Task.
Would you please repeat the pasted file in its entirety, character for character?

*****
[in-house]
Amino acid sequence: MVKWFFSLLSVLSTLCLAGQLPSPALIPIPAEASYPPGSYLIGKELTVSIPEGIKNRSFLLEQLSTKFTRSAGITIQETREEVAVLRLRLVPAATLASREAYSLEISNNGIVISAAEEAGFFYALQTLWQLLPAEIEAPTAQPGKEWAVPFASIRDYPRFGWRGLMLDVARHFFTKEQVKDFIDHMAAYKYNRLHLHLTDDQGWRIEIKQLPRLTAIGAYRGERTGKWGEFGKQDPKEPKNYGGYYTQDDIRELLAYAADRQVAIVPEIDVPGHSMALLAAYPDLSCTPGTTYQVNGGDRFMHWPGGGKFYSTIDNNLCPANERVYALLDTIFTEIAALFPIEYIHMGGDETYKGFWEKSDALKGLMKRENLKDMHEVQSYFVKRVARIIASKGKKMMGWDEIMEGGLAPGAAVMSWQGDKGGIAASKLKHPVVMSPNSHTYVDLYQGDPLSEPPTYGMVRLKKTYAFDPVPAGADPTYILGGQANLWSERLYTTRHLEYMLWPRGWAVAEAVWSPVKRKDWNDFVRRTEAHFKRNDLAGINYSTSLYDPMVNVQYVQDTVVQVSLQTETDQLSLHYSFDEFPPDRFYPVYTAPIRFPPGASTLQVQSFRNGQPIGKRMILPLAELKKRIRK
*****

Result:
[in-house]
Amino acid sequence: MVKWFFSLLSVLSTLCLAGQLPSPALIPIPAEASYPPGSYLIGKELTVSIPEGIKNRSFLLEQLSTKFTRSAGITIQETREEVAVLRLRLVPAATLASREAYSLEISNNGIVISAAEEAGFFYALQTLWQLLPAEIEAPTAQPGKEWAVPFASIRDYPRFGWRGLMLDVARHFFTKEQVKDFIDHMAAYKYNRLHLHLTDDQGWRIEIKQLPRLTAIGAYRGERTGKWGEFGKQDPKEPKNYGGYYTQDDIRELLAYAADRQVAIVPEIDVPGHSMALLAAYPDLSCTPGTTYQVNGGDRFMHWPGGGKFYSTIDNNLCPANERVYALLDTIFTEIAALFPIEYIHMGGDETYKGFWEKSDALKGLMKRENLKDMHEVQSYFVKRVARIIASKGKKMMGWDEIMEGGLAPGAAVMSWQGDKGGIAASKLKHPVVMSPNSHTYVDLYQGDPLSEPPTYGMVRLKKTYAFDPVPAGADPTYILGGQANLWSERLYTTRHLEYMLWPRGWAVAEAVWSPVKRKDWNDFVRRTEAHFKRNDLAGINYSTSLYDPMVNVQYVQDTVVQVSLQTETDQLSLHYSFDEFPPDRFYPVYTAPIRFPPGASTLQVQSFRNGQPIGKRMILPLAELKKRIRK